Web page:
The Story of Higher Education in Brazil: Too Many Openings, Too Few Good Schools

    College students in Brazil

    College students in Brazil Instead of the consumption of classes, education is a process of knowledge accumulation. But our university classrooms seem like restaurants where classes are consumed. Due to the students’ poor preparation, the increase in higher-education admission slots will not bring about the desired results. The classes will fail as builders of high-level knowledge.

    The solution does not lie in a return to the elitist past when only a very few young people entered the universities. It lies instead in an advance through which everyone who desires a higher education will have had a quality secondary education and will enter the university with the basic education demanded by the present time.

    In the last 20 years, the number of Brazilian higher-education admission slots has grown 503%, but the number of young people concluding secondary school grew only 170%, certainly without a corresponding improvement in educational quality.

    There are 2.6 million higher-education slots for the 1.8 million students who complete their secondary education. Instead of 10 to 15 applicants per opening, there are 2.3 openings per applicant.

    Even considering the admission needs of those who have already finished their secondary education, this difference is an absurd distortion. It will bring dire consequences for the university training of Brazil, rendering impossible the existence of good universities and faculties since a good higher education depends upon good elementary/secondary education.

    The elitism of the university-slot shortage was eliminated, but what remain are the economic elitism and the good, free universities for the student able to pay for a good elementary/secondary education.

    The last few administrations have correctly created university slots but did little to ensure that every child would have access to a quality school. The Lula administration created PROUNI, which pays a monthly stipend to the needy, who, due to the lack of good secondary education, do not enter the public universities.

    We abandoned our efforts to construct an intellectual elite but left intact the social elitism. Thus we are not accumulating knowledge; we are, rather, consuming classes.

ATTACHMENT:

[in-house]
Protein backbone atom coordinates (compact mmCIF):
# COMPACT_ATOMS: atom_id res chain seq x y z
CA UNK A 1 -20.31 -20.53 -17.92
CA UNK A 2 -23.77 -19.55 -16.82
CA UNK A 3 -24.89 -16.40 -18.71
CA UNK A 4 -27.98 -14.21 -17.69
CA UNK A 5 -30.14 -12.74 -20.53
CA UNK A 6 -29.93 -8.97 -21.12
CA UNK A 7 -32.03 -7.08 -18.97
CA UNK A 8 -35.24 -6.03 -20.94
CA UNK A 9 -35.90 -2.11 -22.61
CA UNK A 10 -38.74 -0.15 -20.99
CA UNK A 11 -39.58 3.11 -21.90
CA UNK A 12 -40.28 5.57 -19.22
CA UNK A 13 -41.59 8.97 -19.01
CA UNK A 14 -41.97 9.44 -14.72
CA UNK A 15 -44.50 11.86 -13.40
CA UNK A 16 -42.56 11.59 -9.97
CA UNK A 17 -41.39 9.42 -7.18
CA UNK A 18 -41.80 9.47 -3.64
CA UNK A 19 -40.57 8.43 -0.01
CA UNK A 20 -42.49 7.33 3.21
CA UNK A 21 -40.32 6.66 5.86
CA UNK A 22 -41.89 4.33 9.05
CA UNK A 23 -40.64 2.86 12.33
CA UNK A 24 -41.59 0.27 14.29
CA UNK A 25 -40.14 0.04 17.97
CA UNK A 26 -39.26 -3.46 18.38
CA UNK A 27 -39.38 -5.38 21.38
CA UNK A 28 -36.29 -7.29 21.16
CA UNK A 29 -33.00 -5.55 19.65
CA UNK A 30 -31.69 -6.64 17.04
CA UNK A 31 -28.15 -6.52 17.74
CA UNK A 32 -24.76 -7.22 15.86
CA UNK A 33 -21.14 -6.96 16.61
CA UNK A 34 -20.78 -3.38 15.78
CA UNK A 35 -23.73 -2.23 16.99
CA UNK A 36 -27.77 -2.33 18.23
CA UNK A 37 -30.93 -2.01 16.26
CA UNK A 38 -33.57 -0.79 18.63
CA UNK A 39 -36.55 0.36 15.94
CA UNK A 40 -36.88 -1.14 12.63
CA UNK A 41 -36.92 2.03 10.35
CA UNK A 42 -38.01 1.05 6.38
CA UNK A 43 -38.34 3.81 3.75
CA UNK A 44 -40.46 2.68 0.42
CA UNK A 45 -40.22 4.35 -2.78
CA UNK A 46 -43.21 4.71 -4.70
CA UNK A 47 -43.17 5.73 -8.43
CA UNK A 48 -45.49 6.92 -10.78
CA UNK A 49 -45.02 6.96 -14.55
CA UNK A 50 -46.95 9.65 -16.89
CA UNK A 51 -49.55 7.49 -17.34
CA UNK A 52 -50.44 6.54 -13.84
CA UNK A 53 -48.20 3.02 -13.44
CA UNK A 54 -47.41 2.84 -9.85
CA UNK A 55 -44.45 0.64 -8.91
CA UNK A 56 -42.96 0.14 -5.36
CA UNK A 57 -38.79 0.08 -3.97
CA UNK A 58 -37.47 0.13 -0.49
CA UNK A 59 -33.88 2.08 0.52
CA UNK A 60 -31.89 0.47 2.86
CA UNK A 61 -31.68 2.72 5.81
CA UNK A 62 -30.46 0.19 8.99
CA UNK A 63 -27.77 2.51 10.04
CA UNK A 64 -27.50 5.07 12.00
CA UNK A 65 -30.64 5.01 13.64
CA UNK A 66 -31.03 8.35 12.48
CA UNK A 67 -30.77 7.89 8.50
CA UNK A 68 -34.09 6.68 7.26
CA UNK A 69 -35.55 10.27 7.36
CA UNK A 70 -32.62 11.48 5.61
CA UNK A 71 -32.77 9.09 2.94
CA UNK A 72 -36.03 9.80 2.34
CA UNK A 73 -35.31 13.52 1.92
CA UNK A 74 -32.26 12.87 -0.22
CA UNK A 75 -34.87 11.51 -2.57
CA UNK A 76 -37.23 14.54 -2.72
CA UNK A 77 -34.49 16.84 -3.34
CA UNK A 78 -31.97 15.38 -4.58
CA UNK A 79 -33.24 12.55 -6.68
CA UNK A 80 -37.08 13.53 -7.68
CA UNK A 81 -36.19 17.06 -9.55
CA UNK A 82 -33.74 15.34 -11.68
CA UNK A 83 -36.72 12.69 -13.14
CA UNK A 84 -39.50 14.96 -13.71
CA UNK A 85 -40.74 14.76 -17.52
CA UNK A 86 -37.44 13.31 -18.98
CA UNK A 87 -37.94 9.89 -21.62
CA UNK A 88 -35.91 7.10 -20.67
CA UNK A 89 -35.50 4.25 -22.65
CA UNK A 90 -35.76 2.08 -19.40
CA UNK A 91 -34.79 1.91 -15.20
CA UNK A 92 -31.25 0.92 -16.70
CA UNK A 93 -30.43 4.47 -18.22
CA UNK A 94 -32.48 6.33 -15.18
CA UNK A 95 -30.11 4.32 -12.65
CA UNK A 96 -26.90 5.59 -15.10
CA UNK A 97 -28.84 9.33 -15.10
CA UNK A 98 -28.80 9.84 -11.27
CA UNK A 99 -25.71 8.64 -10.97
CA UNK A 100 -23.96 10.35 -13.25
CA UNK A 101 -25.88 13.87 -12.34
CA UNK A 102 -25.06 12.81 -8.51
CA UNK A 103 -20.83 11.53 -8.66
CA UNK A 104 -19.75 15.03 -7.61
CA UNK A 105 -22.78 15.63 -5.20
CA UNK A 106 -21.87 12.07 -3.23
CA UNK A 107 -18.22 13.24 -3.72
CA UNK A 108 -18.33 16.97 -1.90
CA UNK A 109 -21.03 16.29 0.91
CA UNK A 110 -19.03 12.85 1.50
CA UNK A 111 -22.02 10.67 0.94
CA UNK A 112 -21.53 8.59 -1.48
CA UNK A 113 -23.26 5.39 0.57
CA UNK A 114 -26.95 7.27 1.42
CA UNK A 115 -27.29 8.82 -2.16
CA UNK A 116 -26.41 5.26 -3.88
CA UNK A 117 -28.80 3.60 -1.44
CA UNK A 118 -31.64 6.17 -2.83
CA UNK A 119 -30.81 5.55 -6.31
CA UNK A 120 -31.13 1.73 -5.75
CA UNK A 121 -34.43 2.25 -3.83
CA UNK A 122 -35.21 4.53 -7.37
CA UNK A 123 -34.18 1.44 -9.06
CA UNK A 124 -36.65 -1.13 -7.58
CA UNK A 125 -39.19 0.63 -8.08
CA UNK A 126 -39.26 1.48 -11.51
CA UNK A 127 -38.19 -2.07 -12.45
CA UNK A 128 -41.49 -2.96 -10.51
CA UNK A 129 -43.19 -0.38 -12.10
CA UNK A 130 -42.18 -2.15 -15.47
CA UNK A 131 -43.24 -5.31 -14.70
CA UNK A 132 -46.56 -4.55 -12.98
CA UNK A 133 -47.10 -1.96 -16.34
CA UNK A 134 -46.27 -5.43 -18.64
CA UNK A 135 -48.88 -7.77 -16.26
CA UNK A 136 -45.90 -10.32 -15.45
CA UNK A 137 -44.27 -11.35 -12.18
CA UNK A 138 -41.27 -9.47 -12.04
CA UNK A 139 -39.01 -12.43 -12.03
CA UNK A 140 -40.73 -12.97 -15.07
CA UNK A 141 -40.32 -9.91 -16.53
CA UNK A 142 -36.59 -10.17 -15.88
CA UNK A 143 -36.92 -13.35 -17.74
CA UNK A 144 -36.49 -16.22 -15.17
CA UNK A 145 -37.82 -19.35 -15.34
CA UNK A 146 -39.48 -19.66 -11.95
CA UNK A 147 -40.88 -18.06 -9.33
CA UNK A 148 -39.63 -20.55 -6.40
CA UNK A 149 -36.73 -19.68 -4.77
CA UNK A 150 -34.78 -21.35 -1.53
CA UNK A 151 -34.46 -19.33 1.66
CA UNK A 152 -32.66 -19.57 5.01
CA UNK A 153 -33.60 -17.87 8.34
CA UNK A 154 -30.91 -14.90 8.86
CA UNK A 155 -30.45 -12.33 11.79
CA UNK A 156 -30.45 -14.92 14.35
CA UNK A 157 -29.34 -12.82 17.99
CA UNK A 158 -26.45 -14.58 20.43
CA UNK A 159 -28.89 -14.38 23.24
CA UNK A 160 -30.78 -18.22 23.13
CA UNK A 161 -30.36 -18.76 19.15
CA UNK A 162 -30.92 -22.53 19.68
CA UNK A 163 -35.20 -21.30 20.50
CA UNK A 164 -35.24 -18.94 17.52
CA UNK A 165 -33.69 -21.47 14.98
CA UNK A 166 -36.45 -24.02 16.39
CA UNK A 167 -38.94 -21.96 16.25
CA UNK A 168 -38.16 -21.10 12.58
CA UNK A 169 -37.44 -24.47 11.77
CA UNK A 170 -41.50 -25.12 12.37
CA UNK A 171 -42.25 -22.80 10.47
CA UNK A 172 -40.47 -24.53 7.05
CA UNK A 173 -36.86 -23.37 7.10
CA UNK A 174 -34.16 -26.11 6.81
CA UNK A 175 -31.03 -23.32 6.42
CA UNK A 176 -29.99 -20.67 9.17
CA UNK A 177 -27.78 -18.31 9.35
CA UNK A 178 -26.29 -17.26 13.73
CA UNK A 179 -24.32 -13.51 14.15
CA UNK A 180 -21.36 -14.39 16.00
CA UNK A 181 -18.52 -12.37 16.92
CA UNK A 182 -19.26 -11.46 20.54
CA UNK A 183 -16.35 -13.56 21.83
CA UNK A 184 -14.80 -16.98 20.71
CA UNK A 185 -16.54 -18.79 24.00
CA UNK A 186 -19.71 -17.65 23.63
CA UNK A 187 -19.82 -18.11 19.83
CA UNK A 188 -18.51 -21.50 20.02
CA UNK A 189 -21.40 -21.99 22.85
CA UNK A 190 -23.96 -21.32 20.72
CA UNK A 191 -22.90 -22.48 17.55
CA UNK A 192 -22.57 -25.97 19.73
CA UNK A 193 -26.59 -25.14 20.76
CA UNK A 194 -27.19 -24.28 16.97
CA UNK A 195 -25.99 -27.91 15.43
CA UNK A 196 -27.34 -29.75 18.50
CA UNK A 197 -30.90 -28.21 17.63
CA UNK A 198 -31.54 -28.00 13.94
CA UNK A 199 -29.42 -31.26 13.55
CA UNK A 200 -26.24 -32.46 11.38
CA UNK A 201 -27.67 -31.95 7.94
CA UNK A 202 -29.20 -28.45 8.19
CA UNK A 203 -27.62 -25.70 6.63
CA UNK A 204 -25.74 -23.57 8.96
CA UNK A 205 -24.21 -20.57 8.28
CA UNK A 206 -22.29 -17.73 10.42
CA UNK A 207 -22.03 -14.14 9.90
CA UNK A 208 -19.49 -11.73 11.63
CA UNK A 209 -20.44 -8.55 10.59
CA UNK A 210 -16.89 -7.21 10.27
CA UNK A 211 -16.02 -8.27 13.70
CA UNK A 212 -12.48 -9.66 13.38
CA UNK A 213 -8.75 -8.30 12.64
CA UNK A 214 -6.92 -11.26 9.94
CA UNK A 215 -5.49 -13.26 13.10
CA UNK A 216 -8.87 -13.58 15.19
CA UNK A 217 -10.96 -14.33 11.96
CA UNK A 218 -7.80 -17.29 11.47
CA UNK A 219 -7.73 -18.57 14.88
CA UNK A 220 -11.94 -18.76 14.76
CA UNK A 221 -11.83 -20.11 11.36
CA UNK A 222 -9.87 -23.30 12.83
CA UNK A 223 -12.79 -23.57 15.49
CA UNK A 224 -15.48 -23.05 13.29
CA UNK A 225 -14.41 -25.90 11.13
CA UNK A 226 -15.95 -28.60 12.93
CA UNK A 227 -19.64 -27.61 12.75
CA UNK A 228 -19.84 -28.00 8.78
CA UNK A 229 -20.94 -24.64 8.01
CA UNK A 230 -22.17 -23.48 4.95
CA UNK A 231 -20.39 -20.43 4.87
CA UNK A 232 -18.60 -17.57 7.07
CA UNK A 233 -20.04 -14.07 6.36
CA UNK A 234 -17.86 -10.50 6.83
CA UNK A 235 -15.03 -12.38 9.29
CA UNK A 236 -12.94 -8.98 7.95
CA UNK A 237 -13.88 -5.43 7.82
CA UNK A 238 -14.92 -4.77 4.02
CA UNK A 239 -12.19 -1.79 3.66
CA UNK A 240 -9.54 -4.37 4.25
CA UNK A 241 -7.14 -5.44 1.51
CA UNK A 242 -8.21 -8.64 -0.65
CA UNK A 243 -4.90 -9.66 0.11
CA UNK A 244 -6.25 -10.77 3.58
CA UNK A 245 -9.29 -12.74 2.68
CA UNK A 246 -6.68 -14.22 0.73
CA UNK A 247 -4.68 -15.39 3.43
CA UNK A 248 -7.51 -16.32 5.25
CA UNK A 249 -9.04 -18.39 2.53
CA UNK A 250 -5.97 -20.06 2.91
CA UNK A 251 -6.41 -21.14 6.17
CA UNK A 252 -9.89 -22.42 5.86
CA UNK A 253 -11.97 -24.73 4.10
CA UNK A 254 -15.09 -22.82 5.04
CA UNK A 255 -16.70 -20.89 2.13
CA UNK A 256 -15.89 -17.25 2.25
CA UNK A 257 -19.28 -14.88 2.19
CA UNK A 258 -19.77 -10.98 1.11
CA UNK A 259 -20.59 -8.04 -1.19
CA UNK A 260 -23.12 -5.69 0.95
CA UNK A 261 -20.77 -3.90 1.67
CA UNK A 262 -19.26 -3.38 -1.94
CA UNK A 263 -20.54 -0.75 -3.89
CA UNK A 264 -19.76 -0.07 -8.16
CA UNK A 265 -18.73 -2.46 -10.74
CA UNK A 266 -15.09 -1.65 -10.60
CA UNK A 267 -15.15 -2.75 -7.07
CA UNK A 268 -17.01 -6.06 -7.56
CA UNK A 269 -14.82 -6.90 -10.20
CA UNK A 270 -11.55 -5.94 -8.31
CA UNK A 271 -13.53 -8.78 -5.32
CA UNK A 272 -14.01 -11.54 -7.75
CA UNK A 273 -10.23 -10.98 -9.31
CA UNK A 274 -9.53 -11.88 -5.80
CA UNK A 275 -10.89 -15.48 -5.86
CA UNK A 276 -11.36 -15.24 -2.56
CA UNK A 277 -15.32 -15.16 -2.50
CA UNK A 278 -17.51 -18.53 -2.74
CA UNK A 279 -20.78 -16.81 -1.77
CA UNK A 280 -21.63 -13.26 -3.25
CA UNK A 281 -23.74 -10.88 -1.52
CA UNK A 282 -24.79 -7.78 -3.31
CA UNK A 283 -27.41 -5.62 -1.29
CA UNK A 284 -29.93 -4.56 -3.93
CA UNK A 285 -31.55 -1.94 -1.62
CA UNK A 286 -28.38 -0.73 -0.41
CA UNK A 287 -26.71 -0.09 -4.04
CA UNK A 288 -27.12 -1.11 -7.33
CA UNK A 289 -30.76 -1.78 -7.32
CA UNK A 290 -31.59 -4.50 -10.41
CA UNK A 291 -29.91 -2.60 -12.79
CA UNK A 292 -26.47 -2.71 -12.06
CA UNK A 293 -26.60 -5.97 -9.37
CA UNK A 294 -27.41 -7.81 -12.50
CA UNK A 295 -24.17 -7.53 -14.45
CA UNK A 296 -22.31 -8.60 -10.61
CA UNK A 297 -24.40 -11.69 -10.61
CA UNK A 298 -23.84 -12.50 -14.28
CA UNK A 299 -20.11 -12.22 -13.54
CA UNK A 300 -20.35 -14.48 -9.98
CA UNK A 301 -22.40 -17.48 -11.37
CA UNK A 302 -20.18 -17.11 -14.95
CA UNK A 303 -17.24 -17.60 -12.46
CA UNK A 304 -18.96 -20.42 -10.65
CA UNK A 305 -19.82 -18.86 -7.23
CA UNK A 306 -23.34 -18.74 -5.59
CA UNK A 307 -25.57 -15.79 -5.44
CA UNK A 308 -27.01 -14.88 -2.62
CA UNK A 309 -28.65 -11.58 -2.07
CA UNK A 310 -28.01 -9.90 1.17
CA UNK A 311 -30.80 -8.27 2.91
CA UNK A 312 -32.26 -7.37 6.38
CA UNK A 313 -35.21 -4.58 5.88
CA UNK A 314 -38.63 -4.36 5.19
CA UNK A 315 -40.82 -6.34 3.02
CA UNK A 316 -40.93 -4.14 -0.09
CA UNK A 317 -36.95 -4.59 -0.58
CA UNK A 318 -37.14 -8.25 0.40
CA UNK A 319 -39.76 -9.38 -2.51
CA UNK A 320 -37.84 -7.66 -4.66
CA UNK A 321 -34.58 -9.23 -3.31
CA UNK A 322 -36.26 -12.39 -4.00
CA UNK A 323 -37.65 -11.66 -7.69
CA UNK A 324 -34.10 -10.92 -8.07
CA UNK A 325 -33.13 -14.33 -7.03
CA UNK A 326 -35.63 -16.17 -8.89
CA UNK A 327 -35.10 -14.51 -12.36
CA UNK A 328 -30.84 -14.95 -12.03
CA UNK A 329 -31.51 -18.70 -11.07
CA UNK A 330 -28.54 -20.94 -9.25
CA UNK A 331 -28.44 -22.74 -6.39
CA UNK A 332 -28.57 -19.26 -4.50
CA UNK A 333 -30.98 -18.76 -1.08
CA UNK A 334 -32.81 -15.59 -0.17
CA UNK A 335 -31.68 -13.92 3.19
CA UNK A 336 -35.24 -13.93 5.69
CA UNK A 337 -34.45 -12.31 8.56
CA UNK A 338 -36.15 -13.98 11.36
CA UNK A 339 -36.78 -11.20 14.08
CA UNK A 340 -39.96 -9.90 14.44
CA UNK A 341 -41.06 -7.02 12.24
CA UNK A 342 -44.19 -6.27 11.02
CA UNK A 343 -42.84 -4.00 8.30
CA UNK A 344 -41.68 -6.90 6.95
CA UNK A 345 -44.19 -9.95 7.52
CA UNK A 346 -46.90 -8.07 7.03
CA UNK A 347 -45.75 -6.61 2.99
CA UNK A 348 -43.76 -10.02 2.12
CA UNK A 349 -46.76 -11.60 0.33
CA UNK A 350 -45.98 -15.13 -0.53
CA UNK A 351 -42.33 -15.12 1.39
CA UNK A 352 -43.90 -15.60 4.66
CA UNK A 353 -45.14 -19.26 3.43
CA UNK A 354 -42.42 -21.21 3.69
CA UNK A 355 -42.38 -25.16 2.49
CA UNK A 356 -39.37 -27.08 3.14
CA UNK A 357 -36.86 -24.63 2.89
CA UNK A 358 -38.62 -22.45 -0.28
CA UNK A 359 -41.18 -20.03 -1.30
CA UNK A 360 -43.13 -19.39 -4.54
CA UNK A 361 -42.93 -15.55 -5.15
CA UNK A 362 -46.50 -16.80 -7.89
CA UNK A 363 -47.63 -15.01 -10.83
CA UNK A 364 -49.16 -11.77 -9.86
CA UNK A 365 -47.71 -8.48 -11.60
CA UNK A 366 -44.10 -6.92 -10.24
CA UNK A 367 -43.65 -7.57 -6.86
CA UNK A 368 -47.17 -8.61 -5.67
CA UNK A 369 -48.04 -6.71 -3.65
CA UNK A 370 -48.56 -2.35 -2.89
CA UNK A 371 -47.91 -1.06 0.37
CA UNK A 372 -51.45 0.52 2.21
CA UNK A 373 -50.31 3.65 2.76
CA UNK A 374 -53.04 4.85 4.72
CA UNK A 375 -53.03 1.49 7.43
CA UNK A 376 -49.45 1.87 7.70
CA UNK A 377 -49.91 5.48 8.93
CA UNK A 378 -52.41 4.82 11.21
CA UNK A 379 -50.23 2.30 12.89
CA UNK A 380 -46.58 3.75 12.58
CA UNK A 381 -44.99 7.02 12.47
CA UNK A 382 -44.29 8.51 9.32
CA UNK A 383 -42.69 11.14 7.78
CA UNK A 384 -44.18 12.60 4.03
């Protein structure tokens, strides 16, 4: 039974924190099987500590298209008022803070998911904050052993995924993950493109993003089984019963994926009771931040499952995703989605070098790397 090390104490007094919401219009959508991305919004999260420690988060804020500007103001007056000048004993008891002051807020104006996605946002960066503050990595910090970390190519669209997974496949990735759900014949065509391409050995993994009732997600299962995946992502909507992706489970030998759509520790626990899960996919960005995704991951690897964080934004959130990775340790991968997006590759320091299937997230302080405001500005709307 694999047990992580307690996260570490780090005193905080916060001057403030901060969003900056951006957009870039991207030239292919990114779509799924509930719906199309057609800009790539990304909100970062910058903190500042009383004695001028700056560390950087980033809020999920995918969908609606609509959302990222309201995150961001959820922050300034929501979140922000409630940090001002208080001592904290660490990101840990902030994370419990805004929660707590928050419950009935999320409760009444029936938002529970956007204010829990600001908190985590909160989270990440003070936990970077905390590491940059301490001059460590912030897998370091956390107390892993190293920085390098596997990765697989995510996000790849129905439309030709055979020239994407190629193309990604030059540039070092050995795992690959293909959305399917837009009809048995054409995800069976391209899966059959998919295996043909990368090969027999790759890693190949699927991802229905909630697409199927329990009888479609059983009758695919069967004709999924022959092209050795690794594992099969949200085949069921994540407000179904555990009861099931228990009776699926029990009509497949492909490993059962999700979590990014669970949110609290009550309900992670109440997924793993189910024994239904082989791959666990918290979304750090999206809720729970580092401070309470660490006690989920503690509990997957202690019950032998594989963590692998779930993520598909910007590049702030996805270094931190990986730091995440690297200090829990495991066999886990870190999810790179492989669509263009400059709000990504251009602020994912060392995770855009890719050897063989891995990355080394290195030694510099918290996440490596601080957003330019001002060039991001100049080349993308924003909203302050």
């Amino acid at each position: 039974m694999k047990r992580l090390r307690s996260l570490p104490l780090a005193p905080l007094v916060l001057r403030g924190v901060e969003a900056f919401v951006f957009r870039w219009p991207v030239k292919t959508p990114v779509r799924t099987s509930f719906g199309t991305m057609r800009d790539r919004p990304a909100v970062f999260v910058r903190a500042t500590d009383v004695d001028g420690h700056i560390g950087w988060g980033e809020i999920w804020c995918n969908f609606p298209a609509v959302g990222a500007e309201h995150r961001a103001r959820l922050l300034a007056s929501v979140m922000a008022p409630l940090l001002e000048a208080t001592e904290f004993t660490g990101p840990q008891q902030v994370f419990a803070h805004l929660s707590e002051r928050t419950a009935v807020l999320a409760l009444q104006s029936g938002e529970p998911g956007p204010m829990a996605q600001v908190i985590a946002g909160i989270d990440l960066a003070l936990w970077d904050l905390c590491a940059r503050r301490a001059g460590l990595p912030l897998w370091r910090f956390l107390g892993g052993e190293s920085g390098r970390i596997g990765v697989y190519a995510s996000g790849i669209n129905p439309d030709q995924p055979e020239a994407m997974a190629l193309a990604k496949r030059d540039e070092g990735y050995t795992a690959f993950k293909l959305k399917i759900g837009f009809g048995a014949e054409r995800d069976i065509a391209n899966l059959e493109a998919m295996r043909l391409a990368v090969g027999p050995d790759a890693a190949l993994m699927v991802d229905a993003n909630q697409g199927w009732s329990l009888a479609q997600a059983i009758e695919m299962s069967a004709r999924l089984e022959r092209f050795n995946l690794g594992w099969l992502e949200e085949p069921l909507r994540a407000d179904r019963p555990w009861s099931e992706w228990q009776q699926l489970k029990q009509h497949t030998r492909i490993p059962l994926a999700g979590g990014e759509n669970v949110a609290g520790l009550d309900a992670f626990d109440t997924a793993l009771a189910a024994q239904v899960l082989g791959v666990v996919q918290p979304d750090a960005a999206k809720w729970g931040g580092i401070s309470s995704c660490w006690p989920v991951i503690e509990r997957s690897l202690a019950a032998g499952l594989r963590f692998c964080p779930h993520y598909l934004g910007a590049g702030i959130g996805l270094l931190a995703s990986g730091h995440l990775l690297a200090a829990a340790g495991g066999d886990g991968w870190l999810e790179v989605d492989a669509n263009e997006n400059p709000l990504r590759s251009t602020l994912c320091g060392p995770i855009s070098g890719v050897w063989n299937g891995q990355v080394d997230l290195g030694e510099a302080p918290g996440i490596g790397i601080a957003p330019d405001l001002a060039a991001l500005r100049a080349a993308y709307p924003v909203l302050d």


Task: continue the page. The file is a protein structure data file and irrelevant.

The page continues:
Besides creating more university admission slots, we must promote a quality elementary/secondary education for all. This demands a revolution and not merely a II National Education Plan (II PNE), which is possibly as irrelevant as the I PNE. This revolution will only be possible if we make elementary/secondary education a national priority just as we did decades ago for higher education.

    This revolution will be made by means of a National Teachers Profession and a Federal Program of Scholarly Quality in Full-Day School Sessions. Through this new profession, the teachers and education public servants would be hired through federal public exams; they would receive a monthly salary of R$ 9 thousand [US $ 5.2 thousand] after completing an additional one-year, post-exam course.

    Years of service would not protect those who do not dedicate themselves to their students with exclusivity and competence. These teachers would be allotted in the same cities; all the schools in these cities would be federalized, as today has been done with the 300 federal schools.

    All the schools would have attractive, comfortable buildings and would be equipped with the most modern pedagogical tools with which all the teachers would be familiarized. This proposal is developed in detail in the book A Revolução Republicana na Educação [The republican revolution in education], which can be obtained for free in Portuguese with the link http://bit.ly/ukvvGJ.

    A program like this could be initiated immediately, but implementation has been delayed throughout the country, above all for lack of the necessary human resources. The solution is implemented city by city. The new corps of teachers could incorporate 100 thousand teachers each year, who would be allotted in 10 thousand schools in 250 cities and, on the average, serve about 3 million students.

    The revolution will be made immediately in these cities, and in all Brazil it will take 20 years. During this period, the new system of federal schools would replace the traditional municipal or state system. After 20 years, the cost will be around 6.4% of the GDP.

    This revolution was initiated at the end of 2003 in 28 small cities but interrupted before it was even implanted. The recent inauguration of a new Brazilian Minister of Education can be the moment to initiate the implementation of this proposal that in 2003 received the name of Escola Ideal [Ideal School].

    With it, we will all count upon a high-quality elementary/secondary education system with the possibility of a quality system of higher education, in which the competition for admission slots will take place without – instead of with – social discrimination.

    We would have the good sort of intellectual elitism with the same chance for all, as in soccer. And with no lies.

    Cristovam Buarque is a professor at the University of Brasília and a PDT senator for the Federal District.  You can visit his website at www.cristovam.org.br/portal2/, follow him on Twitter at http://twitter.com/SEN_CRISTOVAM in Portuguese and http://twitter.com/cbbrazilianview in English and write to him at cristovam@senado.gov.br

    Translated from the Portuguese by Linda Jerome (LinJerome@cs.com).

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